Lunch with a glass of fizz – is this what shoppers really want?
PUBLISHED: 11:15 10 May 2019 | UPDATED: 15:00 10 May 2019
Shops on the high street are suffering but spending continues in Norfolk’s restaurants, bars and cafes.
That is the new finding which shows an upward trend in people spending on going out but apparently at the expense of retailers who, in contrast, are feeling the pinch.
It seems consumers would rather buy lunch out than clothes, home furnishing - or even travelling, with airline ticket sales also in decline.
The British Retail Consortium (BRC) said shop sales failed to meet expectations in April despite recording an annual 4.1pc jump which reflected the timing of the Easter holidays, compared with a 0.5pc decline in March.
Separate figures from Barclaycard also showed consumers were more willing to spend last month, especially in bars and restaurants, and independent businesses seem to be doing better than many of the chains.
Jayne Raffles, who runs the Library restaurant in Norwich, said there was a real buzz in the city, boosted by the good weather over the Easter bank holiday, the football and the Brexit delay.
"Customers do seem to be more prepared to spend a little more for example bottles of wine rather than a glass," she said. "Norwich is having such a positive year. We are finding people are looking for good value. We have our courtyard ready for the summer sun and are really looking forward to the next few months."
Ecky Limon, who runs the Blue Joanna bar on Unthank Road in the Golden Triangle, said the fact it was a smaller venue in a good location helped. "It's packed all the time. What I offer is pretty unique with live music, vinyl records and Asian style street food and we're not open during the day."
At Cafe 33, on Exchange Street, another independent business, it's so popular at lunchtimes, they have a waiting list for a table.
A spokesman said: "It's just so busy, every day. I think the fact we offer some gluten free options means we are popular. We joined the vibrant Norwich cafe scene in 2006, and we haven't stopped since."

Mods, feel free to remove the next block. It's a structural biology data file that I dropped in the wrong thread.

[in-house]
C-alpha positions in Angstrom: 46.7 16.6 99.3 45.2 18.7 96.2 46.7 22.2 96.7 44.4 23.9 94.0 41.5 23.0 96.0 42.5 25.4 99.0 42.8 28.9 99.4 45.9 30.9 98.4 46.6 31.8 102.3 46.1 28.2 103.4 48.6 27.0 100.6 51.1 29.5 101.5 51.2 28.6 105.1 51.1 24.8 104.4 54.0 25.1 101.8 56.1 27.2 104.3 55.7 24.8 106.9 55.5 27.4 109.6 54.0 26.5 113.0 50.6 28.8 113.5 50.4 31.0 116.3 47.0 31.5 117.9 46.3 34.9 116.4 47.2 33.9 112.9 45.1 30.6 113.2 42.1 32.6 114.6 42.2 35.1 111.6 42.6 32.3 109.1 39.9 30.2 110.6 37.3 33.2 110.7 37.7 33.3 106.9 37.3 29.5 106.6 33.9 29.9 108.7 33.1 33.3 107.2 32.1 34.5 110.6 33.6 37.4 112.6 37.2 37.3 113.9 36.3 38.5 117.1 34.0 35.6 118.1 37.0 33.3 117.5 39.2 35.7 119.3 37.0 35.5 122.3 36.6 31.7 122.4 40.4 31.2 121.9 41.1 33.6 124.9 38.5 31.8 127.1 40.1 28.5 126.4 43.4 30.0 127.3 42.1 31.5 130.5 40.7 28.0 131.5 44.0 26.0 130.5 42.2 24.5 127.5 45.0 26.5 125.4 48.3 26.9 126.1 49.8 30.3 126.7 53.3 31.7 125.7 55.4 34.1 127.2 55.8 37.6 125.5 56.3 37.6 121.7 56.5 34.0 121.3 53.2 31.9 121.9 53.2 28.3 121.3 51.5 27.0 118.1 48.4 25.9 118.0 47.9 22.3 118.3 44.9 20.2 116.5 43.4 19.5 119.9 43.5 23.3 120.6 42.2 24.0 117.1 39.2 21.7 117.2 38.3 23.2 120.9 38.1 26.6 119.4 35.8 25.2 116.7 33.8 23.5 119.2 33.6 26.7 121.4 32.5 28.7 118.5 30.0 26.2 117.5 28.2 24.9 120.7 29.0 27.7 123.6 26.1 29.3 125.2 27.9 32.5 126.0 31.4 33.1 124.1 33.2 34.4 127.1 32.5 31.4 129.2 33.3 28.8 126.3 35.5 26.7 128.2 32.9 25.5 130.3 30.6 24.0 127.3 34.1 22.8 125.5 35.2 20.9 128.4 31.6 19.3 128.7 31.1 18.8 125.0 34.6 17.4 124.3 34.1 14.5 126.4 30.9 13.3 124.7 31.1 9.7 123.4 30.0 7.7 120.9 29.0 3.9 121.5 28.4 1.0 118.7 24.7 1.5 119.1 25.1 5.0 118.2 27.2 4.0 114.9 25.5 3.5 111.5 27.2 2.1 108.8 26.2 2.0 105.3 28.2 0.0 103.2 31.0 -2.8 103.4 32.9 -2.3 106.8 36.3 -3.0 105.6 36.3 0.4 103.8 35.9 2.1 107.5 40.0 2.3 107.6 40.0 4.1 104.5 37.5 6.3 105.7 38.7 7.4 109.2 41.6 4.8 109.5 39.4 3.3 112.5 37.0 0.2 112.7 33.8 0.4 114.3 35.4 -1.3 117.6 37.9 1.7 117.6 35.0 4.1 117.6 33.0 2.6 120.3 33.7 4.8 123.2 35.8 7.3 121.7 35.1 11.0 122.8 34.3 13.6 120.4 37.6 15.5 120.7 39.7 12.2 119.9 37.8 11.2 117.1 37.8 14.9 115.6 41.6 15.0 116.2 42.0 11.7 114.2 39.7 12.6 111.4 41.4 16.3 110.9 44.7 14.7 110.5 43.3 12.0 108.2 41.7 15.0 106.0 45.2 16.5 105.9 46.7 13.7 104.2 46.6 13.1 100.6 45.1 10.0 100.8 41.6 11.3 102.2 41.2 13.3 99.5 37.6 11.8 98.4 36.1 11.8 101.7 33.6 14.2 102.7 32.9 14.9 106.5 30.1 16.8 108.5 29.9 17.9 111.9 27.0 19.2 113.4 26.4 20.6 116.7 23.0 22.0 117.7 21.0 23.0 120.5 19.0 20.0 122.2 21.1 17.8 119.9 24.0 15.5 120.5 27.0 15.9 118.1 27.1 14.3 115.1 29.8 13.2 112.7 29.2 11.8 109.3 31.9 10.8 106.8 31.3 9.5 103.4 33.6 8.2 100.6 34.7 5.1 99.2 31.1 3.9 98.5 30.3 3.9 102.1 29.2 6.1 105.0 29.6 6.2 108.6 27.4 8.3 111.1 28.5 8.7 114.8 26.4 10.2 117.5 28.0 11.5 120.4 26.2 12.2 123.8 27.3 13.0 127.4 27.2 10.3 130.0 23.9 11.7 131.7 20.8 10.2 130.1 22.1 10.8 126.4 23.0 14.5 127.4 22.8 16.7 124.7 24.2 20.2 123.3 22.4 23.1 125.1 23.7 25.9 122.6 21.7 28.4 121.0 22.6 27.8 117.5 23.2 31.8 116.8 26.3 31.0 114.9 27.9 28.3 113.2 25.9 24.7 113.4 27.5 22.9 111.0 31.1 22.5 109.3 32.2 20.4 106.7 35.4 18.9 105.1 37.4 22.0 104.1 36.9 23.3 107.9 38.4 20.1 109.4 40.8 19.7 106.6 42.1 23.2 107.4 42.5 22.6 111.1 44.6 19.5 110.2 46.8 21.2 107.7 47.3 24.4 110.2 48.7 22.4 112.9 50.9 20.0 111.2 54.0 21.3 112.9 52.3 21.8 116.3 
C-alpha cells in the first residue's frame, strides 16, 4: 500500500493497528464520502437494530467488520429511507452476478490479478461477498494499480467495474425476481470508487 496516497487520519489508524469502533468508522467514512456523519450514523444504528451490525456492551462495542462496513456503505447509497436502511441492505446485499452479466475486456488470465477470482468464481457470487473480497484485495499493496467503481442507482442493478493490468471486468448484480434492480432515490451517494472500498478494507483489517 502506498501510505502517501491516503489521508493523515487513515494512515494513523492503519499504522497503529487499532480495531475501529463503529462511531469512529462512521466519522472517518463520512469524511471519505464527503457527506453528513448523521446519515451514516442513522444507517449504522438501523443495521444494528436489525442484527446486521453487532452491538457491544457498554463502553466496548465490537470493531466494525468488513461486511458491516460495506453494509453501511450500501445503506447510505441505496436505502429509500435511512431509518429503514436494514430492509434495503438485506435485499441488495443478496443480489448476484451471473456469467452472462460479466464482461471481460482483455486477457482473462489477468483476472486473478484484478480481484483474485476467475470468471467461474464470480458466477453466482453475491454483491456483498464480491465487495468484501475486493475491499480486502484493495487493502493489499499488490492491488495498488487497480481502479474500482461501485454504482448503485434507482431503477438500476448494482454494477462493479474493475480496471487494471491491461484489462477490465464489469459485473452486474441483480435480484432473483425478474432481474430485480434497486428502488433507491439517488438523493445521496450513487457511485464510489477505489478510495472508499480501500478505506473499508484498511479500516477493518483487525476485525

While retail has taken a knock, shops which tap into providing an experience continue to thrive.
Jarrold department store is opening a fourth restaurant to add to the three eateries, a coffee bar, deli and wine bar already in store. It has reinvented itself and while you can still get a cup of tea and a scone, you can also sit up at a bar with a glass of fizz and a bowl of olives.
Carole Slaughter, marketing manager, said: "We realise people want to do more than shop, they want to have a bit of lunch, a glass of wine, that's how we perceive what people want to spend their money on."
Tourist attractions are also seeing an upward trend in people spending on food and drink. A spokesman from Pensthorpe Natural Park, near Fakenham, said its café sales had increased by 8pc over Easter compared with last year.
"It has shown considerable growth over the last 12-18 months, we are seeing particular success in our food and drink offering. Our gift shop is a little bit behind, however we realise that retail is an extremely challenging environment to be in at the moment, so we are continuously reviewing product lines and ways of communicating this to our visitors and local residents.
"With the current figures we are certain that visitors are making the most of their days out, with local residents and annual members returning regularly to make the most of eating out and shopping."
Joshua Bamford, director for the Norwich-based Centre of Retail Research, who tracks shopping trends, said there had been a complete lifestyle change.
"Twenty years ago people tended to go out once or twice a month whereas now some people dine out every night, not spending £50 each but to many of the cheaper establishments," he said. "I think parents are older than they used to be and it's all about the experience, people are spending their pensions and are looking for more enjoyment from life.
"I also think people aren't moving house as much, so they're not spending as much on a new home."
Barclaycard said spending at pubs and restaurants increased 13pc and 10pc in annual terms respectively, contributing to a 2.5pc rise in overall consumer spending last month. By contrast, airline spending fell by 4.8pc, the weakest performance for the category since Barclaycard started tracking it in 2015.
Barclaycard said the latest delay to the Brexit deadline until the end of October, combined with warmer weather, seemed to have boosted the mood of Britons - 33pc of consumers felt confident about the economy, up from 26pc in March.
But shoppers remained cautious - 61pc said they expected no change to their spending plans for May and only one in 10 said they were likely to spend on big-ticket items due to the Brexit delay.
What Britons spend their money on (latest available ONS figures from April 2017 to March 2018):
The average weekly household expenditure in the UK was £572.60 in the financial year ending 2018; the highest weekly spend since the financial year ending 2005, after adjusting for inflation.
Transport was the category with the highest average weekly spend of £80.80, equivalent to 14pc of households' average total weekly household expenditure.
Households with heads aged 50 to 74 years spent almost a quarter of their housing expenditure costs on alterations and improvements.
Households with heads aged under 30 years spent the most on takeaway meals eaten at home, £7.80 and £8.60 respectively.
Households' average weekly spend on alcoholic drinks away from the home was less in the financial year ending 2018 (£8) compared with 10 years ago (£10.90), after adjusting for inflation.
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